RM: So from a prosecution strategy or a prosecution standpoint, what’s definitely is clear is that claiming antibodies solely by function will not be allowable. So, going forward the strategy will actually need to focus on describing and claiming the antibody itself. This is borne from the 2007 decision where the Federal Circuit shot down the newly characterized antigen test stating that this test effectively allowed patentees to claim antibodies by describing something that is not the invention and that is the antigen. And the Federal Circuit 2021 decision here also emphasized this broad functional language of the claims again focusing on claims that reference the antigen, namely antibodies binding to the antigen, and not defining the antibodies themselves. So, from a prosecution strategy perspective, we should describe antibodies themselves as thoroughly as possible such as providing as many examples of antibodies as we can with the idea that describing a sufficient number may support a genus claim down the road. We may, however, currently need to focus on CDR sequences, consensus sequences to the extent possible again to build out the representative numbers of those antibodies that we can. This is not to say that we should dispense with functional characteristics entirely. We should still include as many of those as possible such as epitope mapping or binding activity. While it’s clear these functional limitations on their own won’t support a claim, they may in fact support claims reciting a combination of antibody structure and function limitations and describing as many as we can demonstrate this necessary correlation between structure and function. As we know case law is always evolving and what’s patentable today may not be patentable tomorrow and vice versa, so we should always include as many backup strategies as possible. With that Eric from a litigation perspective sitting here today what is your view on asserting antibody patents?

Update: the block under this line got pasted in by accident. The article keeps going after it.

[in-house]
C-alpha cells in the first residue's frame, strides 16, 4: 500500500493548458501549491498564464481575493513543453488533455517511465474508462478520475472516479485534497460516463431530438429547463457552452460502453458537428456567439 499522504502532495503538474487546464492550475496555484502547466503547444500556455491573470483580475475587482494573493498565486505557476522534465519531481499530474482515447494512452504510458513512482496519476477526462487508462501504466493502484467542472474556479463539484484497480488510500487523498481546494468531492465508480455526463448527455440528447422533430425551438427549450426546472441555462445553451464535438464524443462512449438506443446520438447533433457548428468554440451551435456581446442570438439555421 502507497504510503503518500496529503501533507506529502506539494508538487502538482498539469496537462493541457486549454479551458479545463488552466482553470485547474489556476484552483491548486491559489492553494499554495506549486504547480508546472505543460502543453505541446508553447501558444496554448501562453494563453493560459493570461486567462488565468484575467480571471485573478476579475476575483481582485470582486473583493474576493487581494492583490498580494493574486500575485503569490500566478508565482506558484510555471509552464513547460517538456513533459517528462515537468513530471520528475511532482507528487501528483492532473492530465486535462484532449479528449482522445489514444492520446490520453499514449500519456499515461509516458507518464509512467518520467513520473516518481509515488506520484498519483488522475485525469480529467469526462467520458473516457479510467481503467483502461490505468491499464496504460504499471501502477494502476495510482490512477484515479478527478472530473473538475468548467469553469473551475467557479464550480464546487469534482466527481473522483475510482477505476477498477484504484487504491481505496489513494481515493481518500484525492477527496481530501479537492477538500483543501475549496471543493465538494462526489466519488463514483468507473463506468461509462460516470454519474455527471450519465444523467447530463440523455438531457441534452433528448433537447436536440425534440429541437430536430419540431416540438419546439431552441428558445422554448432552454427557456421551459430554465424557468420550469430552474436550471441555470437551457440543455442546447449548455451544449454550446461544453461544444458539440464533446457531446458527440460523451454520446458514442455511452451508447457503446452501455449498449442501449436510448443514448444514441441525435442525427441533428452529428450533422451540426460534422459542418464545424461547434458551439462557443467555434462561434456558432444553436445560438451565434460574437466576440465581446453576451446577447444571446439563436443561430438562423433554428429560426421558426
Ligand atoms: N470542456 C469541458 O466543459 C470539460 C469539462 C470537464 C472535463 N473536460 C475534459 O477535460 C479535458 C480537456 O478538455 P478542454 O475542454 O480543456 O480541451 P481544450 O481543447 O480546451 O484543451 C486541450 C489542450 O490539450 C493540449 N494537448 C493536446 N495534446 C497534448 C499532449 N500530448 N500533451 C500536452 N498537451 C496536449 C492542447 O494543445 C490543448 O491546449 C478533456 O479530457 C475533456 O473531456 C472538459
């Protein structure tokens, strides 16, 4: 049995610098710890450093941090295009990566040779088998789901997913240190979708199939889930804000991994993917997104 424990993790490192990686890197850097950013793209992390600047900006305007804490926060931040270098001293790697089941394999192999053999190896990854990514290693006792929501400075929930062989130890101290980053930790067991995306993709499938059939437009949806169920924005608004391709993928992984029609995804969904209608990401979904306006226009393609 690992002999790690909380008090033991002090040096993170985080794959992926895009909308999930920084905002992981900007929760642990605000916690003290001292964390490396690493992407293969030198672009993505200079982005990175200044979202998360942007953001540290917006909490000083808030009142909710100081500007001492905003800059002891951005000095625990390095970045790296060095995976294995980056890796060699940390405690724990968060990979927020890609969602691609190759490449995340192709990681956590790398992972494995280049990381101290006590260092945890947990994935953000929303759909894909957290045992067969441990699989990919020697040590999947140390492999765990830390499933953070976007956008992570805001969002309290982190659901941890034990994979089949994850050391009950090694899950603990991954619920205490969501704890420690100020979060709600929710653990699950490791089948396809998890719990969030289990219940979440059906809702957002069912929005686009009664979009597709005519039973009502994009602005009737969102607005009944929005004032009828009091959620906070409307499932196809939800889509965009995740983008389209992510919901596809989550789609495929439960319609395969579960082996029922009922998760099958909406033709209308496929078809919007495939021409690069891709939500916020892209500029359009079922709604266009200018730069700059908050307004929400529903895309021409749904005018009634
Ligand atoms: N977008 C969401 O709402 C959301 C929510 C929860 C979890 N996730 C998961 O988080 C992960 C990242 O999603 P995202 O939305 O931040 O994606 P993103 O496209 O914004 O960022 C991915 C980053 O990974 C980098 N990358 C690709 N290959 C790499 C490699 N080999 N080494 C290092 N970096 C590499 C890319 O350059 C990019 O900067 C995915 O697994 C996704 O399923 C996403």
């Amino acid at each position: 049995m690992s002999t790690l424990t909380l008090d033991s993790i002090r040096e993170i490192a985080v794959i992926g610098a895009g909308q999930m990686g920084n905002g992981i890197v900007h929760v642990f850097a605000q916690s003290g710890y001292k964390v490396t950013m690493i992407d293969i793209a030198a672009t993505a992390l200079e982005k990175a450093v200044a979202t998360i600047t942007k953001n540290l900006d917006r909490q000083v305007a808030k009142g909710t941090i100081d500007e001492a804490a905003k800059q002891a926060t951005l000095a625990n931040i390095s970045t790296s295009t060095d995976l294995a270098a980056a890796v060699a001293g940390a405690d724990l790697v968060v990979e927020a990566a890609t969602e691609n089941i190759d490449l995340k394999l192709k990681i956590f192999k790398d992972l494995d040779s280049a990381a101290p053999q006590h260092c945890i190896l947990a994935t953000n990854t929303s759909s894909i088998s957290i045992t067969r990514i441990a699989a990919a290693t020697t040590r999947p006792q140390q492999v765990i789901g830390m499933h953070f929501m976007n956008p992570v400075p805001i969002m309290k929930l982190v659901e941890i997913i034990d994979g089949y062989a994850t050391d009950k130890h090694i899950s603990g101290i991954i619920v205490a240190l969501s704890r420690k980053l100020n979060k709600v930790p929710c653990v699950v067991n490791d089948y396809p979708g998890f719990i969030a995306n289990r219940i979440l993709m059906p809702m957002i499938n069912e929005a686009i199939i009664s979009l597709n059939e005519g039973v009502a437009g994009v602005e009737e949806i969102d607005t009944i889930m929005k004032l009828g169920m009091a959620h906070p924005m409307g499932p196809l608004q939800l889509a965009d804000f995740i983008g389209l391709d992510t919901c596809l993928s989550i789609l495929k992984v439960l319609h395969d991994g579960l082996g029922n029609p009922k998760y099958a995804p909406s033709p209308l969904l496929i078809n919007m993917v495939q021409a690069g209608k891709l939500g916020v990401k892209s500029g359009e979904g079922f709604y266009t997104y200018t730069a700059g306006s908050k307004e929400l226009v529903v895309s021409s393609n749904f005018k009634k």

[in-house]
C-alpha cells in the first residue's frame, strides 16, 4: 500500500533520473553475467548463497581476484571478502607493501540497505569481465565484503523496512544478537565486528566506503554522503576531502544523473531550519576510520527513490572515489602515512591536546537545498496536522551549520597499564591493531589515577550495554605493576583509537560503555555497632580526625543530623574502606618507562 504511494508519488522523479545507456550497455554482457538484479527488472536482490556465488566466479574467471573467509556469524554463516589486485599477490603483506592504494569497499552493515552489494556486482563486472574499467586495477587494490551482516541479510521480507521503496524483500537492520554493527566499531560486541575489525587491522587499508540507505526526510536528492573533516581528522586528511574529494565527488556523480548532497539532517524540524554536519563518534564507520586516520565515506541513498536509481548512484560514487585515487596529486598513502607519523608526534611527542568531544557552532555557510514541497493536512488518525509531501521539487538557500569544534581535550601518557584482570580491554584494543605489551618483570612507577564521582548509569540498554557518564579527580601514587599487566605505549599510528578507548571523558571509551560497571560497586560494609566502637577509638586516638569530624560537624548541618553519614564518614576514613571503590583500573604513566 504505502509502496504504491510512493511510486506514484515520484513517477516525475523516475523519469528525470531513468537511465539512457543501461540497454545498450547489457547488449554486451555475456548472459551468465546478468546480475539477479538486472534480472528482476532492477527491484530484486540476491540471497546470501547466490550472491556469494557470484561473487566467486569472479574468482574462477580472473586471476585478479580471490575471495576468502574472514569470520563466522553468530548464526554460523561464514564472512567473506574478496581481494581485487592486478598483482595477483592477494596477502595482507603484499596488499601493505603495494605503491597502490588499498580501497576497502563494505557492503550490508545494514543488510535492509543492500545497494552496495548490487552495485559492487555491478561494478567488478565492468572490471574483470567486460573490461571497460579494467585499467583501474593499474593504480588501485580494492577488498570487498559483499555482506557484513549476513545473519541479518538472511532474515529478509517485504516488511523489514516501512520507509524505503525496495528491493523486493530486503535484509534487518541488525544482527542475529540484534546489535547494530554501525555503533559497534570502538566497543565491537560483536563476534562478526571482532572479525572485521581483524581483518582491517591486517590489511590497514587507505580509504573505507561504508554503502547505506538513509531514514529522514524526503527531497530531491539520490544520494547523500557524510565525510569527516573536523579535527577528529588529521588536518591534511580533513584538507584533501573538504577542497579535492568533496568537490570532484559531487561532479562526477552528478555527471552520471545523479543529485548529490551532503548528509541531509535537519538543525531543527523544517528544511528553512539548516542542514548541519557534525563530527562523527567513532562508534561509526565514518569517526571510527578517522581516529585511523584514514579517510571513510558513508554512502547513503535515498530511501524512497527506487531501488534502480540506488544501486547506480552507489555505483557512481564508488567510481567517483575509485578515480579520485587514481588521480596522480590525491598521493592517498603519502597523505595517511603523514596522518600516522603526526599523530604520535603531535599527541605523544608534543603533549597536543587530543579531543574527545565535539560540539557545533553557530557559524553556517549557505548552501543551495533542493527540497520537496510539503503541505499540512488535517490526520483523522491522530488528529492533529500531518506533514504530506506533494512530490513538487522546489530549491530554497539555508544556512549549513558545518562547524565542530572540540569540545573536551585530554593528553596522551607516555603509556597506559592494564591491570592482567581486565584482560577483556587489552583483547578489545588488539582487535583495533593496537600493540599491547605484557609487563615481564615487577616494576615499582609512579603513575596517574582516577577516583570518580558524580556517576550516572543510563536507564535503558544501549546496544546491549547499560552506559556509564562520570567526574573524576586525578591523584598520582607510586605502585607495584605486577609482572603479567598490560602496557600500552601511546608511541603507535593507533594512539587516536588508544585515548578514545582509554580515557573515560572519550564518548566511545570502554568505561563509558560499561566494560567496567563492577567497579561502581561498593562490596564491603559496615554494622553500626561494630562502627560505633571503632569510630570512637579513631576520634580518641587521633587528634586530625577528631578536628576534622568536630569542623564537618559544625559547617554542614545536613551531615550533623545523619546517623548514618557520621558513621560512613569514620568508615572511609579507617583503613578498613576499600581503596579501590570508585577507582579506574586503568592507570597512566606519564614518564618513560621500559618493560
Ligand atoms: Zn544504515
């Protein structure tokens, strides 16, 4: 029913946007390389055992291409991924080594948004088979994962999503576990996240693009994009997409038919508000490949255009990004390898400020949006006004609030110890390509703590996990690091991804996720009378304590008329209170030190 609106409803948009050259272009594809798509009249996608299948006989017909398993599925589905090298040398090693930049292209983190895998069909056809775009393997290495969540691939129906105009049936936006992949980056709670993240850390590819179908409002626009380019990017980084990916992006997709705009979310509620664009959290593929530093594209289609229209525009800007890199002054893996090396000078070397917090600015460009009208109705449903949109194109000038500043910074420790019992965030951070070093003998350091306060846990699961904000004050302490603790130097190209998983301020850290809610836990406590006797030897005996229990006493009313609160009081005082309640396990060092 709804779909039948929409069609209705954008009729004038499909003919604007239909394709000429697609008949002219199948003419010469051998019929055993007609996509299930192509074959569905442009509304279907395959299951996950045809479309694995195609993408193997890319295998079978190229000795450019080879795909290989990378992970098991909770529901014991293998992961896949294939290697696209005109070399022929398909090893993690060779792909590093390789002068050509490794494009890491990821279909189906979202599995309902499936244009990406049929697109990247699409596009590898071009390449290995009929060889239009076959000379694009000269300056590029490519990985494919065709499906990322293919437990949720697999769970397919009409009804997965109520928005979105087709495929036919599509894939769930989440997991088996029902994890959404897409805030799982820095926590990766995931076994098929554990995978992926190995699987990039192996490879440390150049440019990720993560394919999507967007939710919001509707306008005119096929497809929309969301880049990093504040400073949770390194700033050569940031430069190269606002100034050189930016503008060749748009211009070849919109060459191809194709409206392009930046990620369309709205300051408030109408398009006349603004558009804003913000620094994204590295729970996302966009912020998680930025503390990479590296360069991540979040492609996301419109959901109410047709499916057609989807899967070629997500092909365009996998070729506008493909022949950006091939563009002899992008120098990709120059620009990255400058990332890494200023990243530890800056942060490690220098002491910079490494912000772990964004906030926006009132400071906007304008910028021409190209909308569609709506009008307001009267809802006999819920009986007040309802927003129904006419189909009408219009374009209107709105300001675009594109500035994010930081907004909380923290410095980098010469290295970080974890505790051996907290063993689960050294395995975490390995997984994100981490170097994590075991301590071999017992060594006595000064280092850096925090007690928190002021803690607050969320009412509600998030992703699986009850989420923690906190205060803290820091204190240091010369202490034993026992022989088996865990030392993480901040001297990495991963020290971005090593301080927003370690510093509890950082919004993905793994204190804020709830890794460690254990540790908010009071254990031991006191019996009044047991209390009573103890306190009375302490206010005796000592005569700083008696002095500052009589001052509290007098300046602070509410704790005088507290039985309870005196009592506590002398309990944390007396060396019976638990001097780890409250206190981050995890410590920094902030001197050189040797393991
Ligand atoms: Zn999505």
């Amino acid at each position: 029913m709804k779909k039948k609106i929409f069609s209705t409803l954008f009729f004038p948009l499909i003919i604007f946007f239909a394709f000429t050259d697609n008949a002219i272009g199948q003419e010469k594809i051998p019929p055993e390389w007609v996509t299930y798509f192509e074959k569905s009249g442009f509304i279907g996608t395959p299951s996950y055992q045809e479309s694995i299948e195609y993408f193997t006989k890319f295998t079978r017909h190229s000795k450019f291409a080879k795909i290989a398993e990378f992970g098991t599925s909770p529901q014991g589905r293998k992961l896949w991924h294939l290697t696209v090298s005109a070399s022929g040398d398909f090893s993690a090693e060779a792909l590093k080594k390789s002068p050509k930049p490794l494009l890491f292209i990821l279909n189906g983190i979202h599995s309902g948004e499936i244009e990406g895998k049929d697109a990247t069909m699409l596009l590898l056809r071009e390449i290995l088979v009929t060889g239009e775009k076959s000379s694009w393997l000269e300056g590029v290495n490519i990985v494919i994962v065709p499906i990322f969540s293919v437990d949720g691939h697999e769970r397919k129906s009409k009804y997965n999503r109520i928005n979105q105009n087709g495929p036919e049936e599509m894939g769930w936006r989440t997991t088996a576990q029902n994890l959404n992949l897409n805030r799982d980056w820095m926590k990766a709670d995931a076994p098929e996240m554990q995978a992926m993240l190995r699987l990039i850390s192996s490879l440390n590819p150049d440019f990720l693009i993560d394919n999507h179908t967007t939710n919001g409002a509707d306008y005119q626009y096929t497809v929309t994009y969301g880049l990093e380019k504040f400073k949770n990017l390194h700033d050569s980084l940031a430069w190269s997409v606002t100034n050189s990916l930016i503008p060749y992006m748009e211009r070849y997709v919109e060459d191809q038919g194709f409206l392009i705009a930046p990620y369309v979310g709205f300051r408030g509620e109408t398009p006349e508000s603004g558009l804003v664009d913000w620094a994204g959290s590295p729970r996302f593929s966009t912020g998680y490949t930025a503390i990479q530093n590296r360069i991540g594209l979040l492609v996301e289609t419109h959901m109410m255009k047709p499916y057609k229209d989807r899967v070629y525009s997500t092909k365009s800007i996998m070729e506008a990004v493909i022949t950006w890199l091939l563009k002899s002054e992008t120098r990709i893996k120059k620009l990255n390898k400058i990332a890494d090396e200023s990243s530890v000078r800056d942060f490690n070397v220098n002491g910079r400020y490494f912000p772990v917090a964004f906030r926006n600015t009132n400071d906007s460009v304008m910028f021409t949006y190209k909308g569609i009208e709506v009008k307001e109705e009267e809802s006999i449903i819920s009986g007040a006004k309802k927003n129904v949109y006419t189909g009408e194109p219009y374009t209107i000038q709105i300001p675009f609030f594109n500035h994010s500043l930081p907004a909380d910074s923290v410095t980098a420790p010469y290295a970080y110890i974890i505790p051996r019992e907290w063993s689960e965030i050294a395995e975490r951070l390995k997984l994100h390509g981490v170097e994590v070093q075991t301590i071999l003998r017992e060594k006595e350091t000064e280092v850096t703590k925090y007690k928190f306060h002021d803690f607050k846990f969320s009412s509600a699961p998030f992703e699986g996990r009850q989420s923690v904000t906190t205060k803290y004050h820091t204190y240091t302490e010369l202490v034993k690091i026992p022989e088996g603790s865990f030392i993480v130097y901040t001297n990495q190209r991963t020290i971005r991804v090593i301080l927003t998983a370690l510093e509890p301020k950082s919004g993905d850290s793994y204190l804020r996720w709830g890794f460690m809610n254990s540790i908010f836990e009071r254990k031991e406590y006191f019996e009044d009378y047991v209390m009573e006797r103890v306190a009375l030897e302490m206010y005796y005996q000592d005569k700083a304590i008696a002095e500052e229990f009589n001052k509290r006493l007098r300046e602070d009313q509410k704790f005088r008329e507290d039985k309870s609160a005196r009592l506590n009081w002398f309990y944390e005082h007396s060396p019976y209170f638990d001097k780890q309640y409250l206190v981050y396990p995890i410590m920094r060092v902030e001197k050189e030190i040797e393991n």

EM: So I am going to give a classic litigator’s answer to that and that is, it depends. I certainly think that these claims are still worth asserting and to the point that you just made, the law is continuously evolving and candidly these cases don’t provide a sort of clear task that can be readily applied to a different set of facts because they always turn on what is too much experimentation and as a result, the answer often is idiosyncratic to the particular disclosure and field that issue. I think we should always be pushing the envelope in litigation and to the extent that in prosecution some of the fixes that you just described have happened, I think the odds of being successful in asserting these patents goes up. But that said, I think we should continue to test the waters and the real difference isn’t so much in whether you will assert them but how do we advise our clients on risk and I think it is a certainty that moving forward in the landscape of where we see the case law today, we’re all going to be advising our clients that there is definitely greater risk if you’ve got antibodies or any compound for that matter that’s defined not purely by structure but by some kind of functional limitation. Whether you can actually feel good about enforcing that is going to depend a little bit on how the evidence will shake out in terms of how much experimentation really is necessary to get to that class of compound and how uncertain is the art and that both depends on the particular set of facts and also evolves over time to a certain extent. The state of the art today on antibodies is different than the state of the art will be in five years from now so there is a lot that is going to change and as a result, I think we are going to see much more development of this case law.
RM: Great. Thank you so much, Eric. This has been very informative. Thanks for joining today.
EM: My pleasure. Thanks very much!
The information presented in this recording is for informational purposes only. It does not constitute legal advice for a specific situation. If you wish to obtain legal advice, you should retain an attorney and explain the facts of your particular situation.